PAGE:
Materials And Methods

Cell Culture

Human umbilical vein endothelial cells (HUVEC) were isolated as described (Warren, 1990), and cultured in M199, 20% FCS, 50 μg/ml endothelial cell growth supplement (Sigma Chemical Co., St. Louis, MO), 100 μg/ml Heparin (Sigma Chemical Co.). Alternatively, HUVEC were purchased commercially (Promocell, Heidelberg, Germany) and cultivated in MCDB 131 (GIBCO BRL, Gaithersburg, MD), 20% FCS, 50 μg/ml ECGS, 100 μg/ml Heparin. Cells were used up to passage number 8. Mouse bEnd.3 endothelioma cells (Williams et al., 1989) were cultured as described (Hahne et al., 1993). Activation of the EC was done with 400 U/ml tumor necrosis factor (TNF)-α for 4 h or 24 h as indicated.

Leukocyte Adhesion to EC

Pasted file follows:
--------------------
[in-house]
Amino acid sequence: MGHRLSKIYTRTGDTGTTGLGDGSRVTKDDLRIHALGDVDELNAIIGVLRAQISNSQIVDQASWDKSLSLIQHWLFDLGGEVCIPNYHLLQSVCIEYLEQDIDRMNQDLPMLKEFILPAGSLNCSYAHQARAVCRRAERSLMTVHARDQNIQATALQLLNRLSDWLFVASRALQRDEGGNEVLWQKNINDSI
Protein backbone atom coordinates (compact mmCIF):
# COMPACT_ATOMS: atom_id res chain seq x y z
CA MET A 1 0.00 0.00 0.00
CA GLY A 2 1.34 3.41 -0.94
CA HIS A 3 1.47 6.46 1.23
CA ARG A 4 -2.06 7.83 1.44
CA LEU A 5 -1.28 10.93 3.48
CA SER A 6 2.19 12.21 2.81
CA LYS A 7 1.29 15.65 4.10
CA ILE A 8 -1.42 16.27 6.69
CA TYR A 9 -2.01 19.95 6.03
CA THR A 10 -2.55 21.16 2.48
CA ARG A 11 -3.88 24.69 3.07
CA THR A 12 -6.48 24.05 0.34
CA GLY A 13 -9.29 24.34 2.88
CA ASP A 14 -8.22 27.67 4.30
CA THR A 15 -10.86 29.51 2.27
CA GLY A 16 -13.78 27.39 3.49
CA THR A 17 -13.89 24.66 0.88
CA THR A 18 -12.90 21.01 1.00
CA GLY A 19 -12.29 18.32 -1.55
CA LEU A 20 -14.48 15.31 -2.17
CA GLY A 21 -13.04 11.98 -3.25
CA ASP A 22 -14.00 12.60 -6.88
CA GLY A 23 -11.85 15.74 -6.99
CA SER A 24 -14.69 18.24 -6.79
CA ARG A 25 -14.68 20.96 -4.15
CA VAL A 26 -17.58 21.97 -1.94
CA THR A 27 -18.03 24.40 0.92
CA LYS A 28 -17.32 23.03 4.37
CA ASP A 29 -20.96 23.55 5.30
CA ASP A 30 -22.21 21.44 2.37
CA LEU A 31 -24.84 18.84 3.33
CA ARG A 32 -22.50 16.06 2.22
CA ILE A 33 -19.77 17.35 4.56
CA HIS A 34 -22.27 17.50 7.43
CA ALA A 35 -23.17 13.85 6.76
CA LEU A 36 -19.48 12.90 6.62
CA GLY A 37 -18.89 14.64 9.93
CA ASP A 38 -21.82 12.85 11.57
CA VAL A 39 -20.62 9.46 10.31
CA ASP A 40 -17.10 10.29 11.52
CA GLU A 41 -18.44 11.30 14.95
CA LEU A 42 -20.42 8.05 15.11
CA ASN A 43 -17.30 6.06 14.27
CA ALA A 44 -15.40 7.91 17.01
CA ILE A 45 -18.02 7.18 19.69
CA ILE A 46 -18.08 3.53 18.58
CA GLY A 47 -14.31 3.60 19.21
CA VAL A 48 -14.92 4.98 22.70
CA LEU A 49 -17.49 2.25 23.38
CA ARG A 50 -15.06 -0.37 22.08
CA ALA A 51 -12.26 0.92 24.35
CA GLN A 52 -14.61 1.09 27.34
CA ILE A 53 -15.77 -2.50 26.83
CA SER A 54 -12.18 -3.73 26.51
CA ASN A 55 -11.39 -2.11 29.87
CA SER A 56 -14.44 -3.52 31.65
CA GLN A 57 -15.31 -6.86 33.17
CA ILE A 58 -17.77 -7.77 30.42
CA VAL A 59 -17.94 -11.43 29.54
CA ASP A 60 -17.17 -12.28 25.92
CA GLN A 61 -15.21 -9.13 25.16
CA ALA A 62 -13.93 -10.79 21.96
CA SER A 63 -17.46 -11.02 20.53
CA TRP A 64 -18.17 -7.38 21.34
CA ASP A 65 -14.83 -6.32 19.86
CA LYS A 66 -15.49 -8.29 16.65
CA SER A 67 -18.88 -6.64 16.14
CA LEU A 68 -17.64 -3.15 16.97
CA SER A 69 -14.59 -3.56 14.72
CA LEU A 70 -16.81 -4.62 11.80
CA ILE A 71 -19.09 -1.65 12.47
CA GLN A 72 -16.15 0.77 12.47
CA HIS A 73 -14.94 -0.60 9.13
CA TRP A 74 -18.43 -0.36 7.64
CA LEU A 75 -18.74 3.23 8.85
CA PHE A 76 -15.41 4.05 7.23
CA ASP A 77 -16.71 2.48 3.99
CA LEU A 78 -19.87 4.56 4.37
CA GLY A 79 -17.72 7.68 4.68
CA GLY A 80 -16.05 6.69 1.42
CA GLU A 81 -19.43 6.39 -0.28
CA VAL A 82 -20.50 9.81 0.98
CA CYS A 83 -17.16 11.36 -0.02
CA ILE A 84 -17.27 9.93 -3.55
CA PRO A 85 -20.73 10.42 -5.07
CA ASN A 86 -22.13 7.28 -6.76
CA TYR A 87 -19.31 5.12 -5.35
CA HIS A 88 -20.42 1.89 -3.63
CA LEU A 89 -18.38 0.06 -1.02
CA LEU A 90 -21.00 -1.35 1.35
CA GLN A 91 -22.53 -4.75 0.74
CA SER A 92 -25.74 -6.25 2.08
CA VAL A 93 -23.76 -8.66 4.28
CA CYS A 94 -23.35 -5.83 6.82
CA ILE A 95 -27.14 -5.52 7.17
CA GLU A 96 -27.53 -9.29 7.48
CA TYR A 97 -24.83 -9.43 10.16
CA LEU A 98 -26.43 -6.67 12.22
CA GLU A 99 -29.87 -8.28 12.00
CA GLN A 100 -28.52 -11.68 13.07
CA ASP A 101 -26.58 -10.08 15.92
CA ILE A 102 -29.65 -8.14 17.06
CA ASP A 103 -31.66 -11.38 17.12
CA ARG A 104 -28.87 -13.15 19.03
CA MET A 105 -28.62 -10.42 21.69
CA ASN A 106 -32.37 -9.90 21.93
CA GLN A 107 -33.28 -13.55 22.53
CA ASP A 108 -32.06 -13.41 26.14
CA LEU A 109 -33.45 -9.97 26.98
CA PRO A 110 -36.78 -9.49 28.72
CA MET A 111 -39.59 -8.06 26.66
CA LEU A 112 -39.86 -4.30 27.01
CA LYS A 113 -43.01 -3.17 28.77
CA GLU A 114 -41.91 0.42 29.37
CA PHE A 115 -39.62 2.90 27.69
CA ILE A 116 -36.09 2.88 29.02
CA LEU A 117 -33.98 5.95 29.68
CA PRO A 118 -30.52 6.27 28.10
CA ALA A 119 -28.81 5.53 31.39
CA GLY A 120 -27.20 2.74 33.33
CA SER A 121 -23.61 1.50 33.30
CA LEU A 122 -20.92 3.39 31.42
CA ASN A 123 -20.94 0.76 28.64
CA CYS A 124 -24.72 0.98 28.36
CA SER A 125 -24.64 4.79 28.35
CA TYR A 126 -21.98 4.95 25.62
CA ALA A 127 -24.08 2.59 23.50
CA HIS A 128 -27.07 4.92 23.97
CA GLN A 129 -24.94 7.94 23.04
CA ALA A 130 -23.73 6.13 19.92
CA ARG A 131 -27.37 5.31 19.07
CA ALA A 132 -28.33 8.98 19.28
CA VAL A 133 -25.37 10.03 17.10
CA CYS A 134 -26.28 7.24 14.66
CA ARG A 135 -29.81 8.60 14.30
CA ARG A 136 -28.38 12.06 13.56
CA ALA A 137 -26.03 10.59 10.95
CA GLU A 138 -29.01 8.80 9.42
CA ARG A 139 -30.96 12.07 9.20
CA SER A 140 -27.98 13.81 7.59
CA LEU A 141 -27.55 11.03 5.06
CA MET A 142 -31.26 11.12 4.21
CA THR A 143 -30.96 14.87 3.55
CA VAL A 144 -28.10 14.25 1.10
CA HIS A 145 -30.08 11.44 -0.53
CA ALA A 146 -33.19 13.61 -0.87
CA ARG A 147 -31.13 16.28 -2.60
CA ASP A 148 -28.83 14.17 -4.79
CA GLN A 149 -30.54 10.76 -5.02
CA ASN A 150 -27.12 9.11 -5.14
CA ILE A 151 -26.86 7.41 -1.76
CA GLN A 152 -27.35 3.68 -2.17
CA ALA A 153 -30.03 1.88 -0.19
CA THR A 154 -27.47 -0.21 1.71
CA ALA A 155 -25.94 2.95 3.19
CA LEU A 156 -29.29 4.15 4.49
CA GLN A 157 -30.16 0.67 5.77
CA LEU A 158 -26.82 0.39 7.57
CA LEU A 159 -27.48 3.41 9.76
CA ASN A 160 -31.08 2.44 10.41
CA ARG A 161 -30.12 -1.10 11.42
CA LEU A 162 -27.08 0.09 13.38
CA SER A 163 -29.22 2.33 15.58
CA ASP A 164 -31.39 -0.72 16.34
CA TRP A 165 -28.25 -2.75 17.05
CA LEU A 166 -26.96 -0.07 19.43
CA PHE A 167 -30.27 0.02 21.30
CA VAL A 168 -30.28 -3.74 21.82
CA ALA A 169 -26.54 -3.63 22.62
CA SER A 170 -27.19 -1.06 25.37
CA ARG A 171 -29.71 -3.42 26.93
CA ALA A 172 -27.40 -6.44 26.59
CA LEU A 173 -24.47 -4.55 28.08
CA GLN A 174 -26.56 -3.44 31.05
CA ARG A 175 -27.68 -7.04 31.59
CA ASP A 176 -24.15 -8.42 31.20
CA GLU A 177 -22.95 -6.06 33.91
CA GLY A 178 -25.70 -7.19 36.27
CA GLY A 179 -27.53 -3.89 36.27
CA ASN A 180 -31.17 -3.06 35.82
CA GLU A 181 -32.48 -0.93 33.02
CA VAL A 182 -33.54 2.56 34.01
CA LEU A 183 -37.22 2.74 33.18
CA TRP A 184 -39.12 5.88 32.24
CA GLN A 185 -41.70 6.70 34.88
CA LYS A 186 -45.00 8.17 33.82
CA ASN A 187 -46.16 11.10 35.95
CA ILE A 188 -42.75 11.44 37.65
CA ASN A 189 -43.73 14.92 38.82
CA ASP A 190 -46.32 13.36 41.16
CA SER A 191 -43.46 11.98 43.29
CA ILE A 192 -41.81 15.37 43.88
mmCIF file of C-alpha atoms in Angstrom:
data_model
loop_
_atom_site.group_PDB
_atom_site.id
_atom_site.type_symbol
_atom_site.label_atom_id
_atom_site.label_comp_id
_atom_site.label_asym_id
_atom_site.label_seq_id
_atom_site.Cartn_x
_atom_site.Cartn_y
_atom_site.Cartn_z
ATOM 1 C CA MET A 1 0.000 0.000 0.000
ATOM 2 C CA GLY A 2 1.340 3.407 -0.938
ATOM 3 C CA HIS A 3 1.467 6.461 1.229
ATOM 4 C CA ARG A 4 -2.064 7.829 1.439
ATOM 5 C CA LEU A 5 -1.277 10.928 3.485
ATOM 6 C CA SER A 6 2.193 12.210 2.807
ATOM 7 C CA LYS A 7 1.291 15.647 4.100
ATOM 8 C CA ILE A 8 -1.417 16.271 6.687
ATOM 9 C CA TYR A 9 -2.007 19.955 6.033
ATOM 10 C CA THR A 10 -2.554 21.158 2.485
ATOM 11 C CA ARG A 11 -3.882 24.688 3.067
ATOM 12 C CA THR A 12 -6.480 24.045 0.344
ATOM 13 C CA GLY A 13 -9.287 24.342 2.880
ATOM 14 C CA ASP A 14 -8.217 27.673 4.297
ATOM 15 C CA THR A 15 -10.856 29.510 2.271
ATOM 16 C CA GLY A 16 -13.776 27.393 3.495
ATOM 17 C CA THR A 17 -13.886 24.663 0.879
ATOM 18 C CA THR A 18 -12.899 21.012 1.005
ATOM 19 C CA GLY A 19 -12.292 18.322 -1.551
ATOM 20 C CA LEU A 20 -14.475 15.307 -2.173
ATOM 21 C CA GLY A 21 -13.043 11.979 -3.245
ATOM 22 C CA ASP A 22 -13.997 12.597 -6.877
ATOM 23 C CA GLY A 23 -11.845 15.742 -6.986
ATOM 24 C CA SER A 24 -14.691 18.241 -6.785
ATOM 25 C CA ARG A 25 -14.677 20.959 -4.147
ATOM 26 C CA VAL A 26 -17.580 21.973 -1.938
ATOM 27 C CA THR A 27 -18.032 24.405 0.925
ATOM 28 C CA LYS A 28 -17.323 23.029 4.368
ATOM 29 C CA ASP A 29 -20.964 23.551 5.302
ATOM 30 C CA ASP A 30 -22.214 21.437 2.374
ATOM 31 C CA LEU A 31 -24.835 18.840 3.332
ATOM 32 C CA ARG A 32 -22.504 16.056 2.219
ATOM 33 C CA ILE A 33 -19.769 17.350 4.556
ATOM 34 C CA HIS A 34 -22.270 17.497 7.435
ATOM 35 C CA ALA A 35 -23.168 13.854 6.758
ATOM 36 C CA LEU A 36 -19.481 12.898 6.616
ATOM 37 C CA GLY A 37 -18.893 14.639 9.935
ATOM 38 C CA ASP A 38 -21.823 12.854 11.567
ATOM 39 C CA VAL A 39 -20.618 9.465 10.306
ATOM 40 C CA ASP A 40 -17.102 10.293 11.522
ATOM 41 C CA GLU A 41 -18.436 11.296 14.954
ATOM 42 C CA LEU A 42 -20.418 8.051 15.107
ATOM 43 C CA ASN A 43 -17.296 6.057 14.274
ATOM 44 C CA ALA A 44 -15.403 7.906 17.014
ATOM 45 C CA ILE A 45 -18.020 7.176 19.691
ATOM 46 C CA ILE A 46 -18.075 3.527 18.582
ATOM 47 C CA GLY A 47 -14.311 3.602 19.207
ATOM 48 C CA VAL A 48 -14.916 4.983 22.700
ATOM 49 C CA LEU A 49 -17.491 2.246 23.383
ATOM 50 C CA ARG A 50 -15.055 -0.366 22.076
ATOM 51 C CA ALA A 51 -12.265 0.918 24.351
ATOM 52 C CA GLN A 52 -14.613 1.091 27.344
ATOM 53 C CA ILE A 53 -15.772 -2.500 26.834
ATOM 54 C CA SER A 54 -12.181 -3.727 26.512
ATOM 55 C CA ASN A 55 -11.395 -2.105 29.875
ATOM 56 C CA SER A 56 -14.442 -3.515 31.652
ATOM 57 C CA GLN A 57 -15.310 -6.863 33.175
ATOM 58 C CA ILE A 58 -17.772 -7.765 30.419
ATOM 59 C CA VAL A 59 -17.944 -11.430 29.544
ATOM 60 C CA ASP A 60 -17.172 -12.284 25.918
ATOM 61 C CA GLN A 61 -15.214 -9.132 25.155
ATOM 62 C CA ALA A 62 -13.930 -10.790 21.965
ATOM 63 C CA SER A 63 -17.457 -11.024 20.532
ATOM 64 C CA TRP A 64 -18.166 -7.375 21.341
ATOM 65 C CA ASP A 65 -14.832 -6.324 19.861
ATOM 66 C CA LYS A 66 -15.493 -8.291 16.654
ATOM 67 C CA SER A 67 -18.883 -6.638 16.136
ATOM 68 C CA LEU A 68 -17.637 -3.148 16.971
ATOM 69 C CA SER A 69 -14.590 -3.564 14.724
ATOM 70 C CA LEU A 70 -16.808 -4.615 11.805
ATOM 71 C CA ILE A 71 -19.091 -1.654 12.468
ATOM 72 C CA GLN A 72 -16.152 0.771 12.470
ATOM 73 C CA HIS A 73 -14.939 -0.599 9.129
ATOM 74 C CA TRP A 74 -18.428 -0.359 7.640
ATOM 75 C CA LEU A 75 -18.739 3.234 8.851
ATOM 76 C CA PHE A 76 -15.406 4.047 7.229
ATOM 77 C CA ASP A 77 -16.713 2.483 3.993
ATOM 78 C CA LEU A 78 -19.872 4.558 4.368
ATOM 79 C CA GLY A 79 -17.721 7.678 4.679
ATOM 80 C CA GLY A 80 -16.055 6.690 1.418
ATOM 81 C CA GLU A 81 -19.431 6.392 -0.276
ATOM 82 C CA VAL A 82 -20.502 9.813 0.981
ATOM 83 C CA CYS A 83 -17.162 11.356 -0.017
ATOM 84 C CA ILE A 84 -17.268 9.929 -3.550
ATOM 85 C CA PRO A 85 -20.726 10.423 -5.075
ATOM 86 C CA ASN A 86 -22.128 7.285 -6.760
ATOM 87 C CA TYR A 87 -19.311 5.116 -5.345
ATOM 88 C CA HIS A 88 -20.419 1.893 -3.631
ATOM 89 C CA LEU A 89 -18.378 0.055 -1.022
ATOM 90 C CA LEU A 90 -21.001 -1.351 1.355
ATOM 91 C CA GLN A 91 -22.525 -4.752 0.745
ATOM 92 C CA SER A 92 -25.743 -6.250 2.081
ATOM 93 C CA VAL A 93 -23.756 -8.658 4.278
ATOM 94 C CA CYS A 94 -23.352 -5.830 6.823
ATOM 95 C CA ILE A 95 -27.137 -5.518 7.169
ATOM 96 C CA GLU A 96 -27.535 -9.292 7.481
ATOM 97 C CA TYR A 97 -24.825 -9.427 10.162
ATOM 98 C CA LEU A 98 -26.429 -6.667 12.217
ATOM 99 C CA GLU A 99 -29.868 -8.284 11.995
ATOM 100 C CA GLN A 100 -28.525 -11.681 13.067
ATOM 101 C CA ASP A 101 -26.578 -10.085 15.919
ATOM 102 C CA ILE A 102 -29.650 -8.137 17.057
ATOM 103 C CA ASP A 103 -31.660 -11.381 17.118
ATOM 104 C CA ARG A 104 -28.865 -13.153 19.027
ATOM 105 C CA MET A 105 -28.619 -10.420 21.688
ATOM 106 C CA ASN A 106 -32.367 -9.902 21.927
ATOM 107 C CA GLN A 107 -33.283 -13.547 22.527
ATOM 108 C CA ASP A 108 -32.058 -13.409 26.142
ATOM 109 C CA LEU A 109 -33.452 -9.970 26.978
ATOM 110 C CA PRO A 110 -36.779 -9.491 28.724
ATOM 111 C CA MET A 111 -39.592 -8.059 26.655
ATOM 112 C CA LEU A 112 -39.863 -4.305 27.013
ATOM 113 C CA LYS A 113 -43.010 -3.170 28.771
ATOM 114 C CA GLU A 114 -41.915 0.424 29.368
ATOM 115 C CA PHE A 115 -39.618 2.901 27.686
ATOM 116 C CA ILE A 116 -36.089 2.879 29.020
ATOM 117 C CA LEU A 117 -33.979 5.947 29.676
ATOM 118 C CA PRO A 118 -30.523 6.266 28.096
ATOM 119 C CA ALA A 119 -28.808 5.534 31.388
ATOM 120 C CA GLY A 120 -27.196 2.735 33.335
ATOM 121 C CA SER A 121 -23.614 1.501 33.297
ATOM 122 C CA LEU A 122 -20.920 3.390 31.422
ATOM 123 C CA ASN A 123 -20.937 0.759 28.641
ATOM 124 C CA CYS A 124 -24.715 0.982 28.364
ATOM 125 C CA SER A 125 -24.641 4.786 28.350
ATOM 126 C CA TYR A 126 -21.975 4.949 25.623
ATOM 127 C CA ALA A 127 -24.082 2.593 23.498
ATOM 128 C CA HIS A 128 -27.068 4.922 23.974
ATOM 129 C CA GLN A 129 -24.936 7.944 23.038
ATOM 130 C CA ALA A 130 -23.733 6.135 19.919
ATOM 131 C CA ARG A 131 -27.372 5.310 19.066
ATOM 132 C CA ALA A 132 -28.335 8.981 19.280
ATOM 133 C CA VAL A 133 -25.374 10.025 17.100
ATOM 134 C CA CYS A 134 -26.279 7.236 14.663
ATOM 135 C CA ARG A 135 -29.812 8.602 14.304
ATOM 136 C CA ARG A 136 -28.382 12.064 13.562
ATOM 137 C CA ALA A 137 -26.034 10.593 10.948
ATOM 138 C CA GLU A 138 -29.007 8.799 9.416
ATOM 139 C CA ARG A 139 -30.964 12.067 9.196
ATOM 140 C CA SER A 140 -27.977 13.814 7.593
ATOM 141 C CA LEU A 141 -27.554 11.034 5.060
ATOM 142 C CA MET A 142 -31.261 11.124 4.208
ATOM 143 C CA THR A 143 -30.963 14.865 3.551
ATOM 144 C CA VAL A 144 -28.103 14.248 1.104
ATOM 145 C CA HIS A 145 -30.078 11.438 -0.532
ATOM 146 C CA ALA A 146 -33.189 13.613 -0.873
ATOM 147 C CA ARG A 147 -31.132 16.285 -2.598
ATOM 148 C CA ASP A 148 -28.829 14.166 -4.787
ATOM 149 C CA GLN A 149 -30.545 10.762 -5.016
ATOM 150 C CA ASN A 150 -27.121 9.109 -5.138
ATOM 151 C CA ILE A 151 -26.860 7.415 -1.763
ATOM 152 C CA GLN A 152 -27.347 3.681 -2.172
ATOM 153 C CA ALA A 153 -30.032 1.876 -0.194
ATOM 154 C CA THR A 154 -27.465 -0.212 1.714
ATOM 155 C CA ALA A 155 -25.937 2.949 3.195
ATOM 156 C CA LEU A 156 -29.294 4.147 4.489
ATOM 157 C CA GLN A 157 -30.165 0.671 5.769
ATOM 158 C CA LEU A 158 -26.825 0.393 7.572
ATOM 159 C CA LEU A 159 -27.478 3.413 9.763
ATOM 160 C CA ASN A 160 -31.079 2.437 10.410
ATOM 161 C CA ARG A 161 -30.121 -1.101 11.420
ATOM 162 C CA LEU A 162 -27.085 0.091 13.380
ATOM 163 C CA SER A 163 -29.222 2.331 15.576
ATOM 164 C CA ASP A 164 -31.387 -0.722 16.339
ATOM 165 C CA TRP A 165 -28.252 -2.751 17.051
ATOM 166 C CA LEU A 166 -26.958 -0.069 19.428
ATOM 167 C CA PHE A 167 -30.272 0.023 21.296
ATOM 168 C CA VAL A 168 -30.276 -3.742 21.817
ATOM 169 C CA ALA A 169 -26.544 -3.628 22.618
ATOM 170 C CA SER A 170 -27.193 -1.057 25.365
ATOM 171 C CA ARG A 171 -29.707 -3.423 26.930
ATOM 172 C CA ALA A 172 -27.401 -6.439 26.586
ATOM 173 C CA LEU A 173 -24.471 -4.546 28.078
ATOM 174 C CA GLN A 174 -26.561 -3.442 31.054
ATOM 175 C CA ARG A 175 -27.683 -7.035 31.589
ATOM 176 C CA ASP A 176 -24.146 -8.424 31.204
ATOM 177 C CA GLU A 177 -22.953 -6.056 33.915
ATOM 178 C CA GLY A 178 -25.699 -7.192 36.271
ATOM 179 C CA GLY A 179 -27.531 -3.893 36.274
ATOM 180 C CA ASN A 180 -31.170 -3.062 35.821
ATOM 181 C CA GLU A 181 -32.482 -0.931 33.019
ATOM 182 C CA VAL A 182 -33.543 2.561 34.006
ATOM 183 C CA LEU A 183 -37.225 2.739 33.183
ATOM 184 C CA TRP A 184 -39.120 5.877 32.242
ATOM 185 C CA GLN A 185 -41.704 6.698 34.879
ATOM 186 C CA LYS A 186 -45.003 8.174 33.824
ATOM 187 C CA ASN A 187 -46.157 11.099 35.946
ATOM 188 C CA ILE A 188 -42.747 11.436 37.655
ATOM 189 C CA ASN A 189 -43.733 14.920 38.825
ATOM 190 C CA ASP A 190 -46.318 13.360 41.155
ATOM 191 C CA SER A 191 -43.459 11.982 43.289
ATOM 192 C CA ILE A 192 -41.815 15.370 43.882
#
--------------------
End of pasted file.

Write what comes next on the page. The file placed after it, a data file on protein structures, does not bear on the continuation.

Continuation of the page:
Human PMN were isolated from fresh buffy coats on Histopaque 1077 and Histopaque 1119 density gradients according to the manufacturer's instructions (Sigma Chemical Co.). The recovered cells were washed twice in HBSS without Ca2+ and Mg2+ (GIBCO BRL, Gaithersburg, MD) and kept in this buffer at room temperature until use. The leukocytes were then resuspended into M199, 20% FCS (for HUVEC) or DME, 10% FCS (for bEnd.3), and then added to the EC at a 10:1 or 2:1 ratio of leukocytes to EC as indicated. The cells were coincubated for 5 min at 37°C in a humidified atmosphere. Nonadherent cells were washed off with PBS without Ca2+ and Mg2+, and the remaining cells were lysed. Lysis was carried out in either lysis buffer containing 1% Triton X-100, 150 mM NaCl, 20 mM Tris/HCl, pH 8.0, 1 mM CaCl2, 10 μg/ml leupeptin, 1 mM PMSF, 2 μg/ml pepstatin, 40 U/ml aprotinin, 30 μg/ml eglin C, or in boiling (95°C) Laemmli SDS-PAGE sample buffer (2% SDS, 10% glycerol, 65 mM Tris/HCl, pH 6.8, 50 mM DTT, [Laemmli, 1970]). For Triton X-100 lysates, lysis was carried out on the tissue culture plates for 25 min on ice with occasional gentle agitation. Cell extracts were then centrifuged at 14,000 rpm in a table top microfuge for 5 min at 4°C, and the supernatants used (Triton X-100– soluble fraction). The residual material on the tissue culture plate was extracted with 0.2% SDS, briefly sonicated, and then analyzed (Triton X-100–insoluble fraction; data not shown). In some instances, after the rinse in PBS, the adherent PMNs were removed by incubation with PBS without Ca2+ and Mg2+, 5 mM EDTA for about 30 s. Subsequently, the PMNs were washed off once more with PBS before extraction with Triton X-100 lysis buffer. For the lysate mixing experiment, Triton X-100 lysates of 4 × 105 HUVEC each were prepared as described above. To such lysates, 2 × 106 lysed PMNs, or mononuclear cells (without centrifugation), or the respective cleared PMN lysates (with nuclei and Triton X-100– insoluble material pelleted) were added as described in the text. Under the experimental conditions used, i.e., PMN/EC ratio of 10:1, we found that approximately five PMNs adhere per endothelial cell. The final volume (300 μl) was the same as for lysates prepared on cell culture plates.